The Rocks Off 200: Cindy Pruitt, A Walking Vocal Epiphany
Welcome to The Rocks Off 200, our portrait gallery of the most compelling profiles and personalities in the far-flung Houston music community -- a lot more than just musicians, but of course they're in there too. See previous entries in the Rocks Off 100 at this link.
Who: There aren't many voices in Houston like that of Cindy Pruitt, who proved it earlier this year when her song "Epiphany" took home Best Song in this year's Houston Press Music Awards. Whether she's fronting Fluff the Kat or putting on one of her custom one-woman shows using pedal loops, the sheer raw power Pruitt calls from the depths of her soul hits her audience in the face like a 12-gauge rainbow. Her style leaves behind modernism for a sincere indie mentality that is refreshingly honest in a world of mass-marketed "organic" sound.
Photos provided by Cindy Pruitt
Pruitt started her path toward fame and fortune many years ago as a child actress doing KFC commercials, as well as writing songs for her grandparents' anniversary. From there she's risen to be a considerable solo presence and picked up great acclaim with Fluff the Kat, Kat Drake and Virginia Fleming.
She also used to hit Nancy Ford's open-mike and jam with her; Ford jokingly called the trio her backing band the Vulvamatics. When Chances needed a regular Thursday live act, Fluff the Kat stepped up. Since then, long after Chances fell by the wayside, the band has kept that lighthearted jam-session approach going strong.
With an award-winning EP recently under her belt, Pruitt is dedicating her time to finishing some more music in the studio, as well as learning more of the recording side of the industry in hopes of lifting up other bands within the local music scene.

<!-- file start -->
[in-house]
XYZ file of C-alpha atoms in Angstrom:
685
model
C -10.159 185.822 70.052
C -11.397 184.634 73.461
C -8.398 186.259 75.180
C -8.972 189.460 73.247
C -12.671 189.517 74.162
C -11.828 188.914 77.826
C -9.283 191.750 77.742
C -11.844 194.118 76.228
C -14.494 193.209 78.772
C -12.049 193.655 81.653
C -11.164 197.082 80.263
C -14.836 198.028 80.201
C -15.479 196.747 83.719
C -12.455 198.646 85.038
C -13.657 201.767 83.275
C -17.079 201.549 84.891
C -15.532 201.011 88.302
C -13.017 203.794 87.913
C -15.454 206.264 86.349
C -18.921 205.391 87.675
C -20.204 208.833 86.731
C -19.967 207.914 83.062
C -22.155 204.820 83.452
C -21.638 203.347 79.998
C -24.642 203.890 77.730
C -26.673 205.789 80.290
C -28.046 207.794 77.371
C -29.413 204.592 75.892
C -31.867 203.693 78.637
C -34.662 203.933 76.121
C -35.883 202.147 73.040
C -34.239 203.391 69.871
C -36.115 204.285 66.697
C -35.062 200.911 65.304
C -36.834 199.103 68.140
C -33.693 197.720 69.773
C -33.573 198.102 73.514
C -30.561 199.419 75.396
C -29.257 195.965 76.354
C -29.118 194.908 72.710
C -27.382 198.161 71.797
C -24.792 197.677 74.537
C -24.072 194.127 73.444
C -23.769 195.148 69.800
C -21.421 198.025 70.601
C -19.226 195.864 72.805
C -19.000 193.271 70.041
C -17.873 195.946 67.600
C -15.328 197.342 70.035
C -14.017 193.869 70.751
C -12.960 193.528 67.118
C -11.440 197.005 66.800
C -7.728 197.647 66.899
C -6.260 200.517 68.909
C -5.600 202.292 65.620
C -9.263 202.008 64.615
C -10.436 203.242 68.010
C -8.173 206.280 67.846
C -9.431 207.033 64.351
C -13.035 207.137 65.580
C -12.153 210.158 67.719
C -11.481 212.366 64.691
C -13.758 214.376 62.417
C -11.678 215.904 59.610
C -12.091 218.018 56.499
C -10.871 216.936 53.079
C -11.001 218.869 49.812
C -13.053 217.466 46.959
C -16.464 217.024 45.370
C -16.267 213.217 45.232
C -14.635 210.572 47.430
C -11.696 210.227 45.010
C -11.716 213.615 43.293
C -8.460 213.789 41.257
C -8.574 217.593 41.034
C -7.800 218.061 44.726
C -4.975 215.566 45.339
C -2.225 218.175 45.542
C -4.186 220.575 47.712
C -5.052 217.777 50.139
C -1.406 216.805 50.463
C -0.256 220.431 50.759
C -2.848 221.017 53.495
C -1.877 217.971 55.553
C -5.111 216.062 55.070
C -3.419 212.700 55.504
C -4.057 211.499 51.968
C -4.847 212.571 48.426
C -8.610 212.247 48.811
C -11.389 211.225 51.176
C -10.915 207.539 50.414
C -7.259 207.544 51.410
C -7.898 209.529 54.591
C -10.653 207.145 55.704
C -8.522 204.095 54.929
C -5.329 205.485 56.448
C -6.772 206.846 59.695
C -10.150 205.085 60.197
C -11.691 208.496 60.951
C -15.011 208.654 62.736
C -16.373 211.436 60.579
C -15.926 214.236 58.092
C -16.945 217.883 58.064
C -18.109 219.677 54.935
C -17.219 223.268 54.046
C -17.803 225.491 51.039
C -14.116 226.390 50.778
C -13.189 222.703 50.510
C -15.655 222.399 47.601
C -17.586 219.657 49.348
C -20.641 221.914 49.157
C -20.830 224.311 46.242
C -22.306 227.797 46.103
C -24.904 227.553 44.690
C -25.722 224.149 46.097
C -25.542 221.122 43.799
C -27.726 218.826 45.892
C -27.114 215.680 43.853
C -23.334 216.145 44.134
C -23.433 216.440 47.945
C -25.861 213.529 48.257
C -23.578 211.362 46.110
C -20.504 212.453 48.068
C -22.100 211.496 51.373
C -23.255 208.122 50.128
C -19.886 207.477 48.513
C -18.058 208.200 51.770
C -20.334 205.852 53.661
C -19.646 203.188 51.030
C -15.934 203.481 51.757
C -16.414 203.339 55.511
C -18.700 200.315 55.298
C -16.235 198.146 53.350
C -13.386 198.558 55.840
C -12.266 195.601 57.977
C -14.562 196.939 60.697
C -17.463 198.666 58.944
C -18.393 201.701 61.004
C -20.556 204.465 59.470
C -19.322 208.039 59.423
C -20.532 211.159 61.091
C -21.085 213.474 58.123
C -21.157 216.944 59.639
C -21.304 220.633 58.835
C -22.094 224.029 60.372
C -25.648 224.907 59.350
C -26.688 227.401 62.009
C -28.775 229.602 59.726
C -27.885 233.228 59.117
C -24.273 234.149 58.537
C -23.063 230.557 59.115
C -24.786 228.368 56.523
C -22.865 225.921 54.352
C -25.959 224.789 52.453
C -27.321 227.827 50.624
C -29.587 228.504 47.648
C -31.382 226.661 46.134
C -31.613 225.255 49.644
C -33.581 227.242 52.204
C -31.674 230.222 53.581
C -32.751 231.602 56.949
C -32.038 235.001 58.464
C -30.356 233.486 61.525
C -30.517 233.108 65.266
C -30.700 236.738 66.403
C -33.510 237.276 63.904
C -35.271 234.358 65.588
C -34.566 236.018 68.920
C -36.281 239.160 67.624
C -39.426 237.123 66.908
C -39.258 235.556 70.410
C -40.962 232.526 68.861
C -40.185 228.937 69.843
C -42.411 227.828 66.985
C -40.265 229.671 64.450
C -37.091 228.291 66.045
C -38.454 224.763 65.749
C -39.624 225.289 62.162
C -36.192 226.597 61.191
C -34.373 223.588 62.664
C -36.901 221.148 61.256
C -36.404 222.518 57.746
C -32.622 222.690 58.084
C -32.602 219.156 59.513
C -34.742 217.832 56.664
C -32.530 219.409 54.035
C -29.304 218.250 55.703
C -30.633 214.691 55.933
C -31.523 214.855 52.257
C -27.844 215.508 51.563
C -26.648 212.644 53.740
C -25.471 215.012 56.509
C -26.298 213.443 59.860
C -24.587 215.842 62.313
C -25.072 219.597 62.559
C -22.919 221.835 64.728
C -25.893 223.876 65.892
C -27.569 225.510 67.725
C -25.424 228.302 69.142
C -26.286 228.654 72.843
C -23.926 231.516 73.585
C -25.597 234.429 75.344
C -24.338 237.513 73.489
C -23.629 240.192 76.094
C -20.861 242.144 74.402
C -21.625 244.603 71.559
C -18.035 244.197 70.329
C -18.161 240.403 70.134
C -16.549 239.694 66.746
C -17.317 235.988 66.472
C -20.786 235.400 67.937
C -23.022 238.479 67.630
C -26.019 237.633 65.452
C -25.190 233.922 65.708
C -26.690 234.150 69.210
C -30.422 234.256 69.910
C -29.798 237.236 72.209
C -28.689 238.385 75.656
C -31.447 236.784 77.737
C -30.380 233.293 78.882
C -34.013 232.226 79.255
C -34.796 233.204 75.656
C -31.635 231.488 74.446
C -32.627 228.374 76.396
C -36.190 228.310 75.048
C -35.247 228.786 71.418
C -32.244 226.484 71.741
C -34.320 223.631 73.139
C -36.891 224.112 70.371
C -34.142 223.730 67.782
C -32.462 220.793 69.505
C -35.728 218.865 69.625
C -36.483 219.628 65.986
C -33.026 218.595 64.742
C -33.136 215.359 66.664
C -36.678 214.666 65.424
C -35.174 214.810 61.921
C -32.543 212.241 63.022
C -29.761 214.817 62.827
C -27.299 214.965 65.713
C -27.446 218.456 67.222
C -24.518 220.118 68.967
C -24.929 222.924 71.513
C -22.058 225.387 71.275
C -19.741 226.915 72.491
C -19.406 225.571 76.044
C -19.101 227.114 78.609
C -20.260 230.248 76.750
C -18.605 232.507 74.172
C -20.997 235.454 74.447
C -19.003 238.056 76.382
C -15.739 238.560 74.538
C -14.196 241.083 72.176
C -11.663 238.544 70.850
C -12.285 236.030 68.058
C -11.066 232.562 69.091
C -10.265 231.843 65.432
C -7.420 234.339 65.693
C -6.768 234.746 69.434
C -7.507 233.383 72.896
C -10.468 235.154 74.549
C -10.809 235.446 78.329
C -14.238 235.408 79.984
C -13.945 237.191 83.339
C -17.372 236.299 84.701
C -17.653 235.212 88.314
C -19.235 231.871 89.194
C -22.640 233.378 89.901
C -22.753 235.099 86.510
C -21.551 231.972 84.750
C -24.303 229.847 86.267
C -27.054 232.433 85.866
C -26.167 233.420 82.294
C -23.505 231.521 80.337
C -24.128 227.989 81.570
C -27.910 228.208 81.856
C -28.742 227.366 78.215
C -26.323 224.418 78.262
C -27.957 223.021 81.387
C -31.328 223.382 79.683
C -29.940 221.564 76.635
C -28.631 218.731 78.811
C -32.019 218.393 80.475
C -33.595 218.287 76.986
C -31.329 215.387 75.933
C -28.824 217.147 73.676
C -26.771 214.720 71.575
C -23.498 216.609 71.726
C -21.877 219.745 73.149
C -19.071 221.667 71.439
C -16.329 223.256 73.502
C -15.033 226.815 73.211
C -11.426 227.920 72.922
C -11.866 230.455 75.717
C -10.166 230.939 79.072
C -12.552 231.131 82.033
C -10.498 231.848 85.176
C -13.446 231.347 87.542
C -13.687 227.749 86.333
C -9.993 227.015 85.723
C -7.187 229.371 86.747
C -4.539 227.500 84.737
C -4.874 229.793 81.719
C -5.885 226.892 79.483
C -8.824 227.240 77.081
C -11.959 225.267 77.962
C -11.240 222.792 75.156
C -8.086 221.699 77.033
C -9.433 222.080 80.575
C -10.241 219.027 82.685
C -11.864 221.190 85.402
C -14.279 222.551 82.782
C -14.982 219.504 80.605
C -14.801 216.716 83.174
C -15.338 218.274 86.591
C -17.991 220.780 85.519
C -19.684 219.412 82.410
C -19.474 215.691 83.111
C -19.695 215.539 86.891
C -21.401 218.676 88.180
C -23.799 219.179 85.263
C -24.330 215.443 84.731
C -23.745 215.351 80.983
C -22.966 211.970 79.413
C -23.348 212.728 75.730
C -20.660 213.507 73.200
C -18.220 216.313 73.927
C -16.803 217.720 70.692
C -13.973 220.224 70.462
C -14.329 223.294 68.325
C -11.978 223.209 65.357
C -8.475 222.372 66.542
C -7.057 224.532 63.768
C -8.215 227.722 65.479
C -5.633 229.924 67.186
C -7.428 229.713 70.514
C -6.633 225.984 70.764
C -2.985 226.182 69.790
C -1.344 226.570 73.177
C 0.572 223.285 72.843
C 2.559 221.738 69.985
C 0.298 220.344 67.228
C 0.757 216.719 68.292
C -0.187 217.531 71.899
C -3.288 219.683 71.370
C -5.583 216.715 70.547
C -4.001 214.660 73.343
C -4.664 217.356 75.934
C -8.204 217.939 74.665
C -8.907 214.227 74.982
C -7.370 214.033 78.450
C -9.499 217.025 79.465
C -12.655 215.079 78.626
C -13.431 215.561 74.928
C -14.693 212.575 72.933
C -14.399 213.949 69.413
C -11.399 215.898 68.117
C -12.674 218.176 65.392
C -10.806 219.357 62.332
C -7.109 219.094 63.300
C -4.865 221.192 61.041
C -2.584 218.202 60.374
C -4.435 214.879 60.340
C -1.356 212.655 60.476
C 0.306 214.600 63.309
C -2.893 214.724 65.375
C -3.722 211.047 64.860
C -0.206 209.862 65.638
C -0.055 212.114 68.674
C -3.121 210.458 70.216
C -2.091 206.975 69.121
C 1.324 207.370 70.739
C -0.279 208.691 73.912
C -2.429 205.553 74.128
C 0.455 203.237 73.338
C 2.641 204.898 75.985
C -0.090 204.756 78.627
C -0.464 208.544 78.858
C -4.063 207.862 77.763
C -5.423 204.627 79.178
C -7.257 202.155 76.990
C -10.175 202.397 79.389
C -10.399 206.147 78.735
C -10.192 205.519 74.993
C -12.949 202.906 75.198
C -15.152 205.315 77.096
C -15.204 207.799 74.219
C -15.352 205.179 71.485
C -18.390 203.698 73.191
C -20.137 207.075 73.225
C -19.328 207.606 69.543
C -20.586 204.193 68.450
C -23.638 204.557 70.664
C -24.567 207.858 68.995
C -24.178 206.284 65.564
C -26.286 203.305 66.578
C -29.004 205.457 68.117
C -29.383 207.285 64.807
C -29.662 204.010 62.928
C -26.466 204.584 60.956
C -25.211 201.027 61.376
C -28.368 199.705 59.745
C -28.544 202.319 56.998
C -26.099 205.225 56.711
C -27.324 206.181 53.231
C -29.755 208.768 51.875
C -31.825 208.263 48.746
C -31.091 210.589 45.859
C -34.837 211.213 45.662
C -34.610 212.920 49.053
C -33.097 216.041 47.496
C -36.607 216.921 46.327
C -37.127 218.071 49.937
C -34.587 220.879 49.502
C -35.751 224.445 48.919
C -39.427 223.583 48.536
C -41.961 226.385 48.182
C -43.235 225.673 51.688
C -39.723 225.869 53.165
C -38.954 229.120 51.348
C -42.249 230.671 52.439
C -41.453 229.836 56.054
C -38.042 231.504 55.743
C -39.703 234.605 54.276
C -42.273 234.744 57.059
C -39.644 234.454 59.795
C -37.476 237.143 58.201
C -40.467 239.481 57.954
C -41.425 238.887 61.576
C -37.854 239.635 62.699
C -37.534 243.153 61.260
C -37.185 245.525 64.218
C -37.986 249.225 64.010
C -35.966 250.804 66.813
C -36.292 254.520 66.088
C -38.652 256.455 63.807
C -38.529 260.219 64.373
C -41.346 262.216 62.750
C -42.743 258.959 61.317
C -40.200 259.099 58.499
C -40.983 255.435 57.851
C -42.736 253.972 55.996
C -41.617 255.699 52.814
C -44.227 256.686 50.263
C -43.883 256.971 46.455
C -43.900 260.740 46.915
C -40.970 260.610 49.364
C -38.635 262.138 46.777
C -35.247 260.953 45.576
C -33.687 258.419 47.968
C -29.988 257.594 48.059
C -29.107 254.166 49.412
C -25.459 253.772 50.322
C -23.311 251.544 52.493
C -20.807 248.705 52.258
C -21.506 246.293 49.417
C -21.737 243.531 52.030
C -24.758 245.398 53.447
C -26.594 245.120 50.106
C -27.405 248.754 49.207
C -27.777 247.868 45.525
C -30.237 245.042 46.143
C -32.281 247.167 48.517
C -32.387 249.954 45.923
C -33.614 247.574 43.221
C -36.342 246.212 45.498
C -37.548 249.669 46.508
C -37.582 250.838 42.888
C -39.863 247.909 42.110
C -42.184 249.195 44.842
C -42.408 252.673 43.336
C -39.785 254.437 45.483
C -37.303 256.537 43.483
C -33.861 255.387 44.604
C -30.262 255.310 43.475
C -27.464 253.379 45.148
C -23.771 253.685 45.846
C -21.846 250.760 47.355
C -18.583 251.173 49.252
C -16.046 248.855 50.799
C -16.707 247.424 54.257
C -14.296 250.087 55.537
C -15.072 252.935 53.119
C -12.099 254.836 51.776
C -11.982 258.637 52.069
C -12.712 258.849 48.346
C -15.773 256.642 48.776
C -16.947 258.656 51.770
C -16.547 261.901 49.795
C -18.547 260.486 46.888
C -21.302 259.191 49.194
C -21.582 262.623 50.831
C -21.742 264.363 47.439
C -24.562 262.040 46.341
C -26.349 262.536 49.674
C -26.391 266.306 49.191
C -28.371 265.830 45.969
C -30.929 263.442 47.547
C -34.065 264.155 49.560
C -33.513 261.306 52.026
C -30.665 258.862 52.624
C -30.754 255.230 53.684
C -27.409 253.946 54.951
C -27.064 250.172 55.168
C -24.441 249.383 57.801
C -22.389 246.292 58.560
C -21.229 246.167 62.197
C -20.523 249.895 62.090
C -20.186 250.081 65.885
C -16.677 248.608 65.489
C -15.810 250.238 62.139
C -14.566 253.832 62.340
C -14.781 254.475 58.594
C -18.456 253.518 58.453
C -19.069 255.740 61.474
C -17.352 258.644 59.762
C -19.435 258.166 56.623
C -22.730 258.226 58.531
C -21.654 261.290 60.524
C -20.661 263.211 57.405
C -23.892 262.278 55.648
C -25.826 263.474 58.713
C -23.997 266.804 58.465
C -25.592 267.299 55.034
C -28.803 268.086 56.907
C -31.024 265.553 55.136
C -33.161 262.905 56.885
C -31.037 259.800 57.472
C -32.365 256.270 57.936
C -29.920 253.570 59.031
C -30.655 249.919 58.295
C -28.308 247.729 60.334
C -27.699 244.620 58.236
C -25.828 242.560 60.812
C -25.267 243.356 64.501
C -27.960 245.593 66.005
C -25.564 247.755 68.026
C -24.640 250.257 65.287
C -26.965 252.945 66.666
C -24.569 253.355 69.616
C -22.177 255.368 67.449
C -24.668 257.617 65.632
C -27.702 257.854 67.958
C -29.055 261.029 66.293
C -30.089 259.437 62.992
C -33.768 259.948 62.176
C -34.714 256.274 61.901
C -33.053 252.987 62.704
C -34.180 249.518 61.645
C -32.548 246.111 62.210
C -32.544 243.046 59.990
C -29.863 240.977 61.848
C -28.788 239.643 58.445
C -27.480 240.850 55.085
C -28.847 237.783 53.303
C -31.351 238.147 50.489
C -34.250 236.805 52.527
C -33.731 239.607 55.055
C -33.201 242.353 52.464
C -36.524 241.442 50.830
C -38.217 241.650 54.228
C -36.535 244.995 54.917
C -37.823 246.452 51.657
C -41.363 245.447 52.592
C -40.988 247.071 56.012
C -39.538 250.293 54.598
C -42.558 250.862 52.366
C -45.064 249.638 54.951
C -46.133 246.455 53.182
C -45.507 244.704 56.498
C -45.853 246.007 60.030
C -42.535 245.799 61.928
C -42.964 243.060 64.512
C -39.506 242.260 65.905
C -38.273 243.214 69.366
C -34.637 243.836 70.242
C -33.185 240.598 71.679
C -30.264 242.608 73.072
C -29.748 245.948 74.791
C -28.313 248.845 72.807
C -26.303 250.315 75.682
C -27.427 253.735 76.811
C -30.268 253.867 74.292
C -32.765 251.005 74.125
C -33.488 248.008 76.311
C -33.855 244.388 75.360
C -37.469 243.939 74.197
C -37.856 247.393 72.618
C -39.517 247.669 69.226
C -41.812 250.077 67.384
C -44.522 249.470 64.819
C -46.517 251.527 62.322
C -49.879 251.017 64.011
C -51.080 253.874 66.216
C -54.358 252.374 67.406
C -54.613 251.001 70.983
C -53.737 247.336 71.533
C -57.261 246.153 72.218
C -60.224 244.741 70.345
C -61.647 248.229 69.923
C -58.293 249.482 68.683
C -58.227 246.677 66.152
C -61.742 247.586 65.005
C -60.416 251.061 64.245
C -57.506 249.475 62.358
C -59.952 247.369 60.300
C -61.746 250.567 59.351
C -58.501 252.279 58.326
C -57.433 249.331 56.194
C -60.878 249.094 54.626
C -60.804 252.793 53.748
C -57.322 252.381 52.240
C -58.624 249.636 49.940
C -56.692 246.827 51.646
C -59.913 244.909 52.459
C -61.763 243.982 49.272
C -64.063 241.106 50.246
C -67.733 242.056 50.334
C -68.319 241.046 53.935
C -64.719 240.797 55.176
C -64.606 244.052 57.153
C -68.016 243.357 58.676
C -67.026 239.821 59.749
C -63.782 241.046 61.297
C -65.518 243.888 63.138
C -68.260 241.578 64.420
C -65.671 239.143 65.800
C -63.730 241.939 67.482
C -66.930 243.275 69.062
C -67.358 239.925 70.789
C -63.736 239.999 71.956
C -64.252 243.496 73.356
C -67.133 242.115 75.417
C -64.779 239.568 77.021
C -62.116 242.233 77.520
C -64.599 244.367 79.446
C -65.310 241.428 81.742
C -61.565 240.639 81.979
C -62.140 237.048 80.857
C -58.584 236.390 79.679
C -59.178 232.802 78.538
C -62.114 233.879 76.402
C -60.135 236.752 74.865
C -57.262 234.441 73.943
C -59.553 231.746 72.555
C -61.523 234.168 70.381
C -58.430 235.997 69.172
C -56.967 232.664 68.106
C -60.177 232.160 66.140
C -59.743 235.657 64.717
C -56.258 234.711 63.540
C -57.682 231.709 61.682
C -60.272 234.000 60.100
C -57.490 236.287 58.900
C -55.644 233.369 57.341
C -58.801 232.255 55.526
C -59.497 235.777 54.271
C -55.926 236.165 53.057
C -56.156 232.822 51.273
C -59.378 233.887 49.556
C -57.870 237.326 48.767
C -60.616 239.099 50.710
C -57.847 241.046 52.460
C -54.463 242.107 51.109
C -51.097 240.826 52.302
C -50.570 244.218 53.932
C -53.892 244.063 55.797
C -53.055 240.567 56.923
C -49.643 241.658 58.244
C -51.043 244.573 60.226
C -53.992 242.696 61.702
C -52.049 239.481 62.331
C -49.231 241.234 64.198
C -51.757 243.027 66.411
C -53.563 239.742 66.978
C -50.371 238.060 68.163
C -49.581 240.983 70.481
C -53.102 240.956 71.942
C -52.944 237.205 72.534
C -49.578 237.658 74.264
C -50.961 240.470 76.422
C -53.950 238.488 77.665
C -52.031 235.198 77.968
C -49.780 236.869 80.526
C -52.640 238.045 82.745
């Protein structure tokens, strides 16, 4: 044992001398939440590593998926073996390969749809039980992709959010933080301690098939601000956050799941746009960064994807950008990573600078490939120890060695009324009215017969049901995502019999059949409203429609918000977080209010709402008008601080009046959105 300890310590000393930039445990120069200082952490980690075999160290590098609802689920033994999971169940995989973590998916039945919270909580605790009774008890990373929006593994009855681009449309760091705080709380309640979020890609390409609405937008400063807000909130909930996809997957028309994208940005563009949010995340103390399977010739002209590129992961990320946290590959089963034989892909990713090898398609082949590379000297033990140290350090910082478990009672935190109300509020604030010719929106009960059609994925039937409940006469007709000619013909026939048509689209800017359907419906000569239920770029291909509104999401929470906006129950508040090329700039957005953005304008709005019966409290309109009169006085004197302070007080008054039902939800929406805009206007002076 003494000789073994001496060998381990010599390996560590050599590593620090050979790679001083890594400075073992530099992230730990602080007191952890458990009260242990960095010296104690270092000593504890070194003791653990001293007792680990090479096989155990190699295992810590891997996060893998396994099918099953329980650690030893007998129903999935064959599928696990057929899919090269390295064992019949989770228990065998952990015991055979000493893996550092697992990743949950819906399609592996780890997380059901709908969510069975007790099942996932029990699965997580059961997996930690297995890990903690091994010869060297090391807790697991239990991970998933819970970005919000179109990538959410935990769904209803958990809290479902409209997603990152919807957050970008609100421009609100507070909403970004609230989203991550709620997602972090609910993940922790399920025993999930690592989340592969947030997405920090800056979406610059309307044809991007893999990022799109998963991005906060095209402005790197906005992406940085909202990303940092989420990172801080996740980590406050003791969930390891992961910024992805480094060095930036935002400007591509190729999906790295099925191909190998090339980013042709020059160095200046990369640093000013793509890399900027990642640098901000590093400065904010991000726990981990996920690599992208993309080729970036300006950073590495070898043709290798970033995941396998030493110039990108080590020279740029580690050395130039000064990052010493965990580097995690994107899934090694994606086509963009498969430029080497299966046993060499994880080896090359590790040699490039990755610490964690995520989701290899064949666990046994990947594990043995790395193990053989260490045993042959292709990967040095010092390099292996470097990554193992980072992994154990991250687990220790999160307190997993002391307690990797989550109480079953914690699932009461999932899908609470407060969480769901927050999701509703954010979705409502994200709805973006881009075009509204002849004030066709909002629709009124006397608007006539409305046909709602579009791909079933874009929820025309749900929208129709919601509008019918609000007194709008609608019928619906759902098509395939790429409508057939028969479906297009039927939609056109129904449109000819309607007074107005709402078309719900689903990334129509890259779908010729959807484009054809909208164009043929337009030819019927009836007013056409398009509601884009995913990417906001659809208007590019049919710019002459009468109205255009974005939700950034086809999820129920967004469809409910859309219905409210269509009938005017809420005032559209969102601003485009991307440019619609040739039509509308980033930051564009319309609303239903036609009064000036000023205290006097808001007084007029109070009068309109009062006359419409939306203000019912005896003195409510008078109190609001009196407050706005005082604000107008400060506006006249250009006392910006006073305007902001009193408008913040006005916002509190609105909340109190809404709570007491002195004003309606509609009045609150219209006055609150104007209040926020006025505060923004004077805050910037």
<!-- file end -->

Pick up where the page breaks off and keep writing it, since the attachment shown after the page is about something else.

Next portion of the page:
Home Base: In addition to performing, Pruitt has her own studio, Smiley Face Records, where she does the majority of her writing and recording. Many of her favorite venues to play at are no longer with us. Chances was a regular home for her, and she liked the dark coziness of Mary Jane's Fat Cat back in the day.
For the last year and a half, the band tends to keep to themselves in the studio, venturing out only to play the occasional charity gig in the Montrose area. However, Pruitt is keen to give AvantGarden a shot sometime in the near future.
Good War Story: "There was one show that was a battle of the bands, so to add a bit more 'theatre' to the show I decided I'd buy a super-cheap guitar that I could just destroy on the last song," she says.
I got a really crappy guitar on eBay that hardly stayed in tune -- just for this last song -- but... only half the band knew I was gonna do this. For even more effect, our drummer and rhythm guitarist were unaware, so when I started banging it on the concrete floor of the club they thought I'd lost my mind. Pickups flying across the room, but this cheap guitar was built like a frickin' tank and it wouldn't break.
I started swinging it against the stripper pole in the middle of the room... nothing but dents. Finally I dropped in on the floor and just started jumping up and down on it. Still nothing.
We all had a great laugh over the fact that I completely freaked out half the band and the dang guitar just wouldn't break. I still have that darn thing on display. It just wouldn't die! But the crowd loved it.
Music Scene Pet Peeve: Like a lot of Houston musicians, Pruitt dreams of a more centralized music scene that would give original bands more of a shot at picking up a live audience by association.
- The Beatles, Revolver
- The Beach Boys, Pet Sounds
- The Cult, Electric
- Dusty Springfield, Dusty in Memphis
- The Smithereens, 11
Best Show Ever You Played: "The grand re-opening for Chances after their fire," she says. "My mom was there to see Fluff the Kat for the first time, and it was the last time I saw her before she passed."
First Song You Fell in Love With: "You Can't Do That," the Beatles -- "My grandparents had managed a roller rink back in the '60s, and they had stacks of old 45s they'd play," Pruitt recalls. "When I heard that scream before the guitar solo at the tender young age of five, it made me all tingly inside. I was hooked!"
See the rest of the Rocks Off 200, and the Rocks Off 100's 2013 alumni, on the next page.